Rockland County Considers Styrofoam Ban

Business Industry Living

Lon Hofstein Wants County To Explore Logistics Of Banning Styrofoam

By Tina Traster

Polystyrene foam food and beverage containers, better known as Styrofoam, are disappearing from restaurants and other food establishments from coast to coast, as state and local governments enact laws seeking to curb the ever-growing amount of environmentally troublesome single-use plastics.

Rockland County could join movement, which includes Nassau, Westchester and Ulster counties, as well as Albany and Suffolk County.

Rockland County Minority Leader Lon Hofstein wants the county to explore the benefits and drawbacks of banning the use of Styrofoam used for food services in the county. New York City has already begun enforcing a city law requiring all restaurants and food service establishments to stop using polystyrene foam cups and clamshells,

Swapping out foam takeout containers and cups will likely be costly for restaurateurs already struggling with razor-thin profits.

Maine is the first state to ban polystyrene, or Styrofoam food containers. The ban takes effect in 2021. Hospitals, Meals-on-Wheels providers and lobster dealers would be exempt from the ban. But it still applies to restaurants, food trucks, caterers, grocery stores and other businesses.

Similar bills are in progress in Vermont, Colorado, Oregon and New Jersey.

Among the largest cities that have adopted bans on polystyrene foam food and beverage containers are: Baltimore, Charleston, Miami Beach, Minneapolis, New York City, Oakland, Portland (OR), Portland (ME), San Diego, San Francisco, San Jose, Seattle, and Washington D.C.

Some municipalities have banned the use of polystyrene by all stores, restaurants, parks and beaches. Others target food and beverage containers specifically. Some include eating utensils, and others target plastic materials as well.

Polystyrene is a type of plastic manufactured from non-renewable fossil fuels and synthetic chemicals. It usually comes in two forms: Expanded polystyrene foam (EPS), which is the stuff that’s made into cups, plates, take-out food containers, and packing materials; and “solid polystyrene,” which gets turned into plastic forks, CD and DVD cases, even smoke detector housings.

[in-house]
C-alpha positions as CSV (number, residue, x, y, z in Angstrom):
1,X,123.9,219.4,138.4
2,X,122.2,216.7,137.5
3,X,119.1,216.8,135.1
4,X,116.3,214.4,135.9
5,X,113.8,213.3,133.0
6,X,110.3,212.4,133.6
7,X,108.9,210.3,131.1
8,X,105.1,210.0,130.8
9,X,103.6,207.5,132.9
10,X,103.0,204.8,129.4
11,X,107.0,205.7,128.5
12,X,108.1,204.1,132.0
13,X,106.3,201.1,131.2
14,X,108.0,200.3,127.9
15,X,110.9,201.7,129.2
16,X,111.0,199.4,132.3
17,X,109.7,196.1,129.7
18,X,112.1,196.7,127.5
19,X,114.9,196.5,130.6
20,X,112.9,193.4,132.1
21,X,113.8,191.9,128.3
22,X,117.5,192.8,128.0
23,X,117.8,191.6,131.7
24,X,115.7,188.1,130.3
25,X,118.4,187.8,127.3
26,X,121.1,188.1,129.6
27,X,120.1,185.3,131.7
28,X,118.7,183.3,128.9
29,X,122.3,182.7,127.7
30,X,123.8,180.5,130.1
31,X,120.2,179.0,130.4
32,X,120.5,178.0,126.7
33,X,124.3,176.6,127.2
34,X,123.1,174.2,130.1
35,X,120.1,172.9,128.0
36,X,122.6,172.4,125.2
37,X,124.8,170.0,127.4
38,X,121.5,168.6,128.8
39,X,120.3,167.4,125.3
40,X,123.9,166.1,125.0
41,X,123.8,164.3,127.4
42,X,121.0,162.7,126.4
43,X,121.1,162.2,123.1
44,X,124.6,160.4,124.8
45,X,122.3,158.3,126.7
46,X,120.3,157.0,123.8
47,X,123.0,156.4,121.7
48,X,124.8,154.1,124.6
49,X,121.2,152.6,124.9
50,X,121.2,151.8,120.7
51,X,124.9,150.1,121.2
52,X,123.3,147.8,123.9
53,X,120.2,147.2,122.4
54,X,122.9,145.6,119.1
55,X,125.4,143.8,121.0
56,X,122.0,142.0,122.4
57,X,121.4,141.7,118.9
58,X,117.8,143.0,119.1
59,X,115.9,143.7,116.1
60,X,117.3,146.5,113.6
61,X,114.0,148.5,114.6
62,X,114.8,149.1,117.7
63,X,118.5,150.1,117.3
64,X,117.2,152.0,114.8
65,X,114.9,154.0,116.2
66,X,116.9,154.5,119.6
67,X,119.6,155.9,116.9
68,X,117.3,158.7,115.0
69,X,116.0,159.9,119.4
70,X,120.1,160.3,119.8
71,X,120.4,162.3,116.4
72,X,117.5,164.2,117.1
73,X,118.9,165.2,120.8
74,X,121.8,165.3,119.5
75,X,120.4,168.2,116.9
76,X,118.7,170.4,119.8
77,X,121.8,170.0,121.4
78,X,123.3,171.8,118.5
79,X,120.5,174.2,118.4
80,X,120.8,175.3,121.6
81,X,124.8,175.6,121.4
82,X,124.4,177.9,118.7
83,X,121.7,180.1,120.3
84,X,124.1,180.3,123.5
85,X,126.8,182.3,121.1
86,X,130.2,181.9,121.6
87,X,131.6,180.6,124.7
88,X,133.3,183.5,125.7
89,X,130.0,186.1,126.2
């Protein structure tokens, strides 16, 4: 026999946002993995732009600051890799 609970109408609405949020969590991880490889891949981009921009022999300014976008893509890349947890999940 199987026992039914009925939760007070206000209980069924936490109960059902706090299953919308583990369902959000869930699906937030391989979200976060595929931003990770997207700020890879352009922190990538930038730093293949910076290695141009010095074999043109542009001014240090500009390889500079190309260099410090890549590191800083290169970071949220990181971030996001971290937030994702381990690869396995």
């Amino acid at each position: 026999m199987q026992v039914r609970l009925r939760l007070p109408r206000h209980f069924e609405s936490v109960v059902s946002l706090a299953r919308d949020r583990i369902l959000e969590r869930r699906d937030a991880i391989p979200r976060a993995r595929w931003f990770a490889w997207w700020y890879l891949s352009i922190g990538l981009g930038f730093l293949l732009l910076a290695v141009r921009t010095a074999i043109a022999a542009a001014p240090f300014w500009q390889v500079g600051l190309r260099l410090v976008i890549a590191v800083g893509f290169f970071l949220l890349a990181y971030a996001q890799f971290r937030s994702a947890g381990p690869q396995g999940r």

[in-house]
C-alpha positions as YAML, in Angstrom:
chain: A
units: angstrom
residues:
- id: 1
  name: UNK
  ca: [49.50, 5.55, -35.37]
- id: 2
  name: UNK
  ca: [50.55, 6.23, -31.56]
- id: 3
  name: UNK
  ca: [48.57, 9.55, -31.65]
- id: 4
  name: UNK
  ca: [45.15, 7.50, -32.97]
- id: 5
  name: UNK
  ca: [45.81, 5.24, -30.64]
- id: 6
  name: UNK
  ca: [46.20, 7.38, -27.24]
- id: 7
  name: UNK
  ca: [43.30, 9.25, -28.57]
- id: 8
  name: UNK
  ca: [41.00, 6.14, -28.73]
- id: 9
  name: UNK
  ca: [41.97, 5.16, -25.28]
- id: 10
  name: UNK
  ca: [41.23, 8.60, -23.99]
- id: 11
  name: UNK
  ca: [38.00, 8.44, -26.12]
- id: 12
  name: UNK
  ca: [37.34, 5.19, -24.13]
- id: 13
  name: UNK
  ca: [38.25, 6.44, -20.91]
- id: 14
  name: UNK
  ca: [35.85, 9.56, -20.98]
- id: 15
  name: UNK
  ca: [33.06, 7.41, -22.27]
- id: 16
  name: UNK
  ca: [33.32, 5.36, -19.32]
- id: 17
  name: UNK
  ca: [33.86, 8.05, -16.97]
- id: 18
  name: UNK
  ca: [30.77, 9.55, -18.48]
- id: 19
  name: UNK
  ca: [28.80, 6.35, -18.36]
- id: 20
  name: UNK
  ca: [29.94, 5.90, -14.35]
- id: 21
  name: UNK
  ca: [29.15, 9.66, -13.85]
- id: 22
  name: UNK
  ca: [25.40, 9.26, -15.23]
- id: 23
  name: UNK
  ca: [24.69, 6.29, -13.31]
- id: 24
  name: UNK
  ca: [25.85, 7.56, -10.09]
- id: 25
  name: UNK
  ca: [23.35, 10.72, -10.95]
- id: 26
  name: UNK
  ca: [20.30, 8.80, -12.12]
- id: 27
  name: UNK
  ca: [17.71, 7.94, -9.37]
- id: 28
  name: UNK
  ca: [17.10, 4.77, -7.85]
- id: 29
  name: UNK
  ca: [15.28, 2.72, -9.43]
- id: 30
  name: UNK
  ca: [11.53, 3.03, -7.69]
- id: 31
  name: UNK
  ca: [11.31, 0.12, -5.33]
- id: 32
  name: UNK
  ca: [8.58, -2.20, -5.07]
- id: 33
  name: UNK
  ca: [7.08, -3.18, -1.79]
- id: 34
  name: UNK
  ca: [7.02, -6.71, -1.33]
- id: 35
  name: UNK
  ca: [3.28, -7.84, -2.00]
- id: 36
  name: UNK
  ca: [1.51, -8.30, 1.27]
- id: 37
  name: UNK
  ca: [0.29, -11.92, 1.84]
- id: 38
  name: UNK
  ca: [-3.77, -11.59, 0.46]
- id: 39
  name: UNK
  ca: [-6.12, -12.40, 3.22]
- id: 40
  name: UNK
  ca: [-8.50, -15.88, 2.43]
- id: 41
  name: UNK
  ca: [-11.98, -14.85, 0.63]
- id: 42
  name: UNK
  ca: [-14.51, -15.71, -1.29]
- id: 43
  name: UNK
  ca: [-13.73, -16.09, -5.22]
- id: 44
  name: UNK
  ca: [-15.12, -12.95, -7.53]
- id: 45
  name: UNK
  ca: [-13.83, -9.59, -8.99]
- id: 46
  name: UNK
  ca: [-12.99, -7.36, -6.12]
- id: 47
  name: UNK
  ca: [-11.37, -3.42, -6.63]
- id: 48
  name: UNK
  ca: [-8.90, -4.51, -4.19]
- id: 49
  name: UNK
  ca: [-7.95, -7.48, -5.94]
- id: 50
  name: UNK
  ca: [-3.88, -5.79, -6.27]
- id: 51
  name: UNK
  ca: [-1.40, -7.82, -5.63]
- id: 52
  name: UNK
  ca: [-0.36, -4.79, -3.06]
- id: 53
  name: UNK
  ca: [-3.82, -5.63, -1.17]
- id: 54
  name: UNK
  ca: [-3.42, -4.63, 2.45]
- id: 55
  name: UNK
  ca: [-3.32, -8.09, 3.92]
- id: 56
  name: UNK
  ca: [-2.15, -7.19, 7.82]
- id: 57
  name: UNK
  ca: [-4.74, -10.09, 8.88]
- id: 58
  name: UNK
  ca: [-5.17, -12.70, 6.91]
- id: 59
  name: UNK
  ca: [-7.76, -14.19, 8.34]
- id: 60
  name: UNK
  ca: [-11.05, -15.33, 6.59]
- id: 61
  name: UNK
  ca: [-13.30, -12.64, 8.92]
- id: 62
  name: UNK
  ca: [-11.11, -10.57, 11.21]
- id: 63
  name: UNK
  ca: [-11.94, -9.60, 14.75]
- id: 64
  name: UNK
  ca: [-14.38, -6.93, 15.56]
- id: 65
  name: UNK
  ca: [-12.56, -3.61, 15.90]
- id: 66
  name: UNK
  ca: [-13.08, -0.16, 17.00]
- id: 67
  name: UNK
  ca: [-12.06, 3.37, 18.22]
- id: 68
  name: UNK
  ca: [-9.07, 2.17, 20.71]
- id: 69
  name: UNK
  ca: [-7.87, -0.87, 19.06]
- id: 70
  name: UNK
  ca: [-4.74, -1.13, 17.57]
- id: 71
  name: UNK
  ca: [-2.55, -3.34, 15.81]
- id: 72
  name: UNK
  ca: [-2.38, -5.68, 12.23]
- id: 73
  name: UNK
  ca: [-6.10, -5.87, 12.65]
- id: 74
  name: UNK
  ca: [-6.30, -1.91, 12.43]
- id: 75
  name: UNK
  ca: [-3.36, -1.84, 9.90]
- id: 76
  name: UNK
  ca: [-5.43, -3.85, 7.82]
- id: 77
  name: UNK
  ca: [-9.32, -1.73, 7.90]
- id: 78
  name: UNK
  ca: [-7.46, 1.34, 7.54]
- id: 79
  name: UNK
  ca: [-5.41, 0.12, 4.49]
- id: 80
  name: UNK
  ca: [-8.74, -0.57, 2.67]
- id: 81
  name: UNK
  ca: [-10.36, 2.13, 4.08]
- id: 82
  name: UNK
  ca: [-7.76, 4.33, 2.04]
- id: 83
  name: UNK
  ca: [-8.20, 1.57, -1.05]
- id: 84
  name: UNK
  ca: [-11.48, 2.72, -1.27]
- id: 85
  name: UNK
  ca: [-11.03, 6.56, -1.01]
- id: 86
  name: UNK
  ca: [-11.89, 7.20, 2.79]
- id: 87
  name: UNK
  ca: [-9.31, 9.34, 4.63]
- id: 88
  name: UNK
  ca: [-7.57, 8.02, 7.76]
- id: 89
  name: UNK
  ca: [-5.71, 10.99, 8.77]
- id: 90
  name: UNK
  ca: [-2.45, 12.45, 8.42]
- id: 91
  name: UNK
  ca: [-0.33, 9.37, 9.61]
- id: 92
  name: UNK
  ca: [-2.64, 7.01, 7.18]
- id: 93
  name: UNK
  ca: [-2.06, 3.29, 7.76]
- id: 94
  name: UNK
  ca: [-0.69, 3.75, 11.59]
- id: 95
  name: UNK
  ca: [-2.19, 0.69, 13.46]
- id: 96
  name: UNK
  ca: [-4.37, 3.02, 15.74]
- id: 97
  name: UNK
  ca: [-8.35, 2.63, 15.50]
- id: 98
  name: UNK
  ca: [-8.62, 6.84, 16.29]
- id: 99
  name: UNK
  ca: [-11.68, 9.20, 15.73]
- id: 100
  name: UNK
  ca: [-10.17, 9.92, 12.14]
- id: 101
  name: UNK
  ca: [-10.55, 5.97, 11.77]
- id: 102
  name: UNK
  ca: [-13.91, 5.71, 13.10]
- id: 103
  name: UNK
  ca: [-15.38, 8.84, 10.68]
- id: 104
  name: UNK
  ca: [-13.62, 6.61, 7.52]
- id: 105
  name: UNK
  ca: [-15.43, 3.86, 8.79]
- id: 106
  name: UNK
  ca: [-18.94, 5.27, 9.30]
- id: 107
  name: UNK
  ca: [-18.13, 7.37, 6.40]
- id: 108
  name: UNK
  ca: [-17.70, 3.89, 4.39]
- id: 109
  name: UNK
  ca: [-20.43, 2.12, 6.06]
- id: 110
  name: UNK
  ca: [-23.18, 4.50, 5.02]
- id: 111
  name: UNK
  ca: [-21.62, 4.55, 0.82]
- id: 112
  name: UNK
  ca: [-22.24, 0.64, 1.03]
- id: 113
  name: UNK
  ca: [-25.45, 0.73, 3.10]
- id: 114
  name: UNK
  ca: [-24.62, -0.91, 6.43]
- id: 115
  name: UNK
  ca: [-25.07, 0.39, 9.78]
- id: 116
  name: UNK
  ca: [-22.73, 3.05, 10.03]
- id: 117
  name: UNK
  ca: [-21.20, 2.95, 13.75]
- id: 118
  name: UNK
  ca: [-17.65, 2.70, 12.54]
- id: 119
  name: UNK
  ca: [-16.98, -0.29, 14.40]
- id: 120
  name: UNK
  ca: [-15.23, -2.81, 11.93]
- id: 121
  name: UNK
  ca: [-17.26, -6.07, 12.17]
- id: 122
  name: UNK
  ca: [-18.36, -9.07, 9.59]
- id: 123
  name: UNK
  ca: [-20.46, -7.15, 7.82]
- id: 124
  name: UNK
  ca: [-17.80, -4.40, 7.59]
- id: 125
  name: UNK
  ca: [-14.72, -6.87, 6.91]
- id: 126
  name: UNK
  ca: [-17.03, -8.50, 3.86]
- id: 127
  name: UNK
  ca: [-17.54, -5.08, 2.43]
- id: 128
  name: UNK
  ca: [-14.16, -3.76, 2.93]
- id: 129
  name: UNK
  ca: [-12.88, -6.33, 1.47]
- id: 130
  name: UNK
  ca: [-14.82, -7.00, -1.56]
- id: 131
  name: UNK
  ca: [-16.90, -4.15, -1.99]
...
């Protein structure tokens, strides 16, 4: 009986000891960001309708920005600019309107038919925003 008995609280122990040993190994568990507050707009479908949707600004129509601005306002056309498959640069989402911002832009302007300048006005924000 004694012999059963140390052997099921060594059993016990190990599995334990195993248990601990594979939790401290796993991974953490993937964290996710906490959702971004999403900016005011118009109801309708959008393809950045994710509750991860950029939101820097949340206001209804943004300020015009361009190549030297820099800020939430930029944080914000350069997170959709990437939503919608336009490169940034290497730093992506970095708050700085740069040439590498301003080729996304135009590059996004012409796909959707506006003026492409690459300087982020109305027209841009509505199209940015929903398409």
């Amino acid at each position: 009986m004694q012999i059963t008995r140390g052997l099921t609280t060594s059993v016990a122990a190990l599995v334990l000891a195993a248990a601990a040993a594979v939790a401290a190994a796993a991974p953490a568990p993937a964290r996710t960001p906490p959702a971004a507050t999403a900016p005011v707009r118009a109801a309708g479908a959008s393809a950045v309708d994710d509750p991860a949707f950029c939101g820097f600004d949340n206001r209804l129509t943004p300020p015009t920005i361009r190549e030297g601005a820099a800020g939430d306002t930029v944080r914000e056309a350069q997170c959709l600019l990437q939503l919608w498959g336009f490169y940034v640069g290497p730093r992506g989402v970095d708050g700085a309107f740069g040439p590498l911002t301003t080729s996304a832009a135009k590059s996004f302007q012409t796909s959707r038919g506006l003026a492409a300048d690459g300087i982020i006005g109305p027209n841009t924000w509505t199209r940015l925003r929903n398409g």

Like all plastics, polystyrene stays around in the environment for hundreds of thousands of years.

The U.S. Department of Health and Human Services added styrene to a list of possible carcinogens. Styrene is a chemical found in polystyrene plastics, better known as Styrofoam materials.

The polystyrene foam take-out containers and cups targeted by lawmakers are durable and waterproof — but also difficult and costly to recycle. It’s particularly noxious, environmentalists say, because its light weight makes it conducive to be carried by wind and water into the ocean. It also crumbles easily into small pieces, making it more likely that birds and fish will eat it.

A recent study conducted by the environmental watchdog organization Riverkeeper found that Styrofoam was the Hudson River’s most common pollutant.

It isn’t just lawmakers pushing for more sustainable restaurants. Consumers want to spend their money without harming the environment. According to a Nielsen survey, 48 percent of Americans said they would definitely or probably change their spending habits to reduce their environmental impact. Last year, consumer pressure led companies like Starbucks and Disney to ditch plastic straws.

Despite the consumer demand for greener restaurants, the industry has largely been slow to respond. Swapping out foam takeout containers and cups will likely be costly for restaurateurs already struggling with razor-thin profits.

Despite the material’s deficits, styrene remains popular in the packaging and food industries because of its unique combination of properties — it’s remarkably light and offers effective insulation, keeping hot things hot and cold things cold. There are other products, including a rigid, lightweight mushroom-based substitute, but they can cost more, which makes some small restaurant owners wary.

Maine’s bill faced strong opposition from the plastics industry, food service container manufacturers and tourism groups, which argued for the low cost of polystyrene. Such industry groups argued that Maine law doesn’t ensure that polystyrene is replaced with a more eco-friendly material.

Some of the items they switched to — such as hard plastic clamshell containers — may be only slightly more recyclable than polystyrene. That’s why many environmental activists now favor moving away from laws banning individual items like food containers, straws or plastic bags, and toward comprehensive rules addressing all types of plastic.